Saturday, May 24, 2014

There are three little girls next to the buckets of fresh flowers out on the street. Two mothers are talking to each other, oblivious to their offspring who are equally oblivious to them, playing a private game that involves stamping their feet. They are wearing dresses and I already have pulled out my phone, am calling up the camera function impatiently, dying to photograph flowers, dresses and small stamping feet while appearing to be doing something else, which is not so hard with a phone as it used to be with a full-scale camera.

I only get one shot of the little girls, not really the one I wanted though maybe tomorrow it will look better. As I continue walking I keep the camera function operating, and unobtrusively point it towards the people I pass, pressing the button as casually as I can, never sure that I have gotten any picture at all, let alone a good one. I feel a twinge of guilt, taking people’s pictures without them knowing, but reassure myself that I do them no harm, and the fun is too enticing to refuse.

My mother had cameras when I was a little girl and a darkroom in the room nearest the bathroom. I was used to cameras and the light meter she held in her hand before every shot.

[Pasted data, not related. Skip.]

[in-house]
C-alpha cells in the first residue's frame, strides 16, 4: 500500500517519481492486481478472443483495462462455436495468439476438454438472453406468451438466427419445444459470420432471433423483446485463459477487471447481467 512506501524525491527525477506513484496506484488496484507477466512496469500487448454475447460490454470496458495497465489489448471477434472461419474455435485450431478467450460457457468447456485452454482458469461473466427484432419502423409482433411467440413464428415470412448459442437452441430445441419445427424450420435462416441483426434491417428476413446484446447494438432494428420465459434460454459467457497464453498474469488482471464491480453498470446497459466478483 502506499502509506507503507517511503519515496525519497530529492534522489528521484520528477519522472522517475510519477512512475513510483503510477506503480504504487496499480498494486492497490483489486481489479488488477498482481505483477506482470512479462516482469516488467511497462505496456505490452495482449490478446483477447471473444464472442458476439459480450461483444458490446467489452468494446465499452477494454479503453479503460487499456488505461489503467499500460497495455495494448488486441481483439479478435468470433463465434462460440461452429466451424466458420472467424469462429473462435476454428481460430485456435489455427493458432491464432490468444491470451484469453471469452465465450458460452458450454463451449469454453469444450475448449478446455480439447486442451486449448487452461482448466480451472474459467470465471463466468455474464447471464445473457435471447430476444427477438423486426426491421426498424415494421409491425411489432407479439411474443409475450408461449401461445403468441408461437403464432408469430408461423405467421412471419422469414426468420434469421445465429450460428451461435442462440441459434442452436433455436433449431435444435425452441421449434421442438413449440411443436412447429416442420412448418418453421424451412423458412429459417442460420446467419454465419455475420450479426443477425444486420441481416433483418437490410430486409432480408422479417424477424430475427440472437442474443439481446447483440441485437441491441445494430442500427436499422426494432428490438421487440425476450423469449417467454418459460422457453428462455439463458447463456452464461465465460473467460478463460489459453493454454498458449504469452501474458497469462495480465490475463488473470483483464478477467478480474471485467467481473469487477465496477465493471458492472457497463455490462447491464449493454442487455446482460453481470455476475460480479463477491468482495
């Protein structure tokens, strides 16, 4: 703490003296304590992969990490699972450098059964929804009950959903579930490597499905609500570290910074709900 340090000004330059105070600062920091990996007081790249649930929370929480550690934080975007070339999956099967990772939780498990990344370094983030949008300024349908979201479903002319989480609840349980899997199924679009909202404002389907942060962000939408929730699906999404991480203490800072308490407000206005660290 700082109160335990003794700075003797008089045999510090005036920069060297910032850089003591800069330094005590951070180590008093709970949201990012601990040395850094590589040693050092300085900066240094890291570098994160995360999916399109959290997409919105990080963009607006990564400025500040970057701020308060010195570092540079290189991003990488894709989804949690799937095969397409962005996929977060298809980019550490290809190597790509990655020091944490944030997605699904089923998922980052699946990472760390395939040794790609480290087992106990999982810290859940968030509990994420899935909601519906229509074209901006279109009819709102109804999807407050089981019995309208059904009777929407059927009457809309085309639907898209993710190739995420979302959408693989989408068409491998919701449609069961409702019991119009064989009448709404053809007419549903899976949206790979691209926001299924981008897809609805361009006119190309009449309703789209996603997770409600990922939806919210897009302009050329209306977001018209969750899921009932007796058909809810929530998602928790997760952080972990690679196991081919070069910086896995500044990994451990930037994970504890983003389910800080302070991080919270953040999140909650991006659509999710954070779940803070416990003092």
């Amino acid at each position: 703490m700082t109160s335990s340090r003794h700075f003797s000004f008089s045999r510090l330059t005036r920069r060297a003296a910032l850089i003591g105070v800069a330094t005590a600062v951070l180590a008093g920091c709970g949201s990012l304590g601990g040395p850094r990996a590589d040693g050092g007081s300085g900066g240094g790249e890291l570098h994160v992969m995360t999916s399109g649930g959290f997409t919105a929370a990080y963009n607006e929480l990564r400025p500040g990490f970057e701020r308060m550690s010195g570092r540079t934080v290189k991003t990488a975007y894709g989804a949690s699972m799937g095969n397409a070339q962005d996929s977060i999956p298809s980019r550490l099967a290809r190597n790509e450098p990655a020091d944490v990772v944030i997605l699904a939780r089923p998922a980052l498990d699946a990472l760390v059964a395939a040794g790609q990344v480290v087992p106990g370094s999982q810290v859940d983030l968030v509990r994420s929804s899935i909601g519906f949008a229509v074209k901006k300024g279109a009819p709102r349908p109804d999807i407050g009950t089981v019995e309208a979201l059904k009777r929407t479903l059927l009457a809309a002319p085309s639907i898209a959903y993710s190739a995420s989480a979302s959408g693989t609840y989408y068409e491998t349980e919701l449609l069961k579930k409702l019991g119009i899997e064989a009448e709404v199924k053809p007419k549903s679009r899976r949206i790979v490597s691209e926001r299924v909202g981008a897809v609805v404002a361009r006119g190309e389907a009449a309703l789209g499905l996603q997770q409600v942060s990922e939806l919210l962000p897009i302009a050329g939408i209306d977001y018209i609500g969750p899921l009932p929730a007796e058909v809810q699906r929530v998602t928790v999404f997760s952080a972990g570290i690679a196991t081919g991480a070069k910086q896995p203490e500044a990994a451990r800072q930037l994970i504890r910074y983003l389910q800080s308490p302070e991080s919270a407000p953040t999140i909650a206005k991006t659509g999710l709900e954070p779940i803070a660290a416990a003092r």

In high school I pulled off the shelf The Family of Man, a book of black and white photographs from around the world, mostly of people unaware that they were being photographed. I kept the book in my room, unable to put it back. I loved every photograph, every face – some in pain, some laughing, faces caught in motion.

I took the high school photography class, the first place that felt like my place. I still felt shy there, and could not speak, but I was not scornful like I was everywhere else. My mother let me use her Exacta. I started out trying to recreate photographs I saw in my head, was always disappointed by the results that never matched what I saw inside, and learned quickly that I liked my photographs better when they caught something unexpected.

Still, how to capture people’s beautiful unaware faces in the street? How to get pictures like in The Family of Man? It was scary, pointing my camera in public. I tried stopping people and asking if I could photograph them. That was better than nothing, but not really what I wanted. 

I couldn’t afford a zoom lens and was jealous of my friend who had no trouble photographing gangs in Alphabet City. 

A few years ago it came to me. I started wearing the camera around my neck and just pointing it at people as they went by, taking a chance on what I’d get. And I started to get pictures that excited me. 

And now with the iPhone it is even easier. I never had more fun than I did last weekend, taking these pictures on the streets of Manhattan. 

(And then I kept thinking of more photos I wanted to show you -- made myself stop. But the last 3 are from 2010 in Venice, Italy). 

1 comment:

Heather James said...

Ooh I like these images and the writing too. You were obviously enjoying your day when you took these photos. :)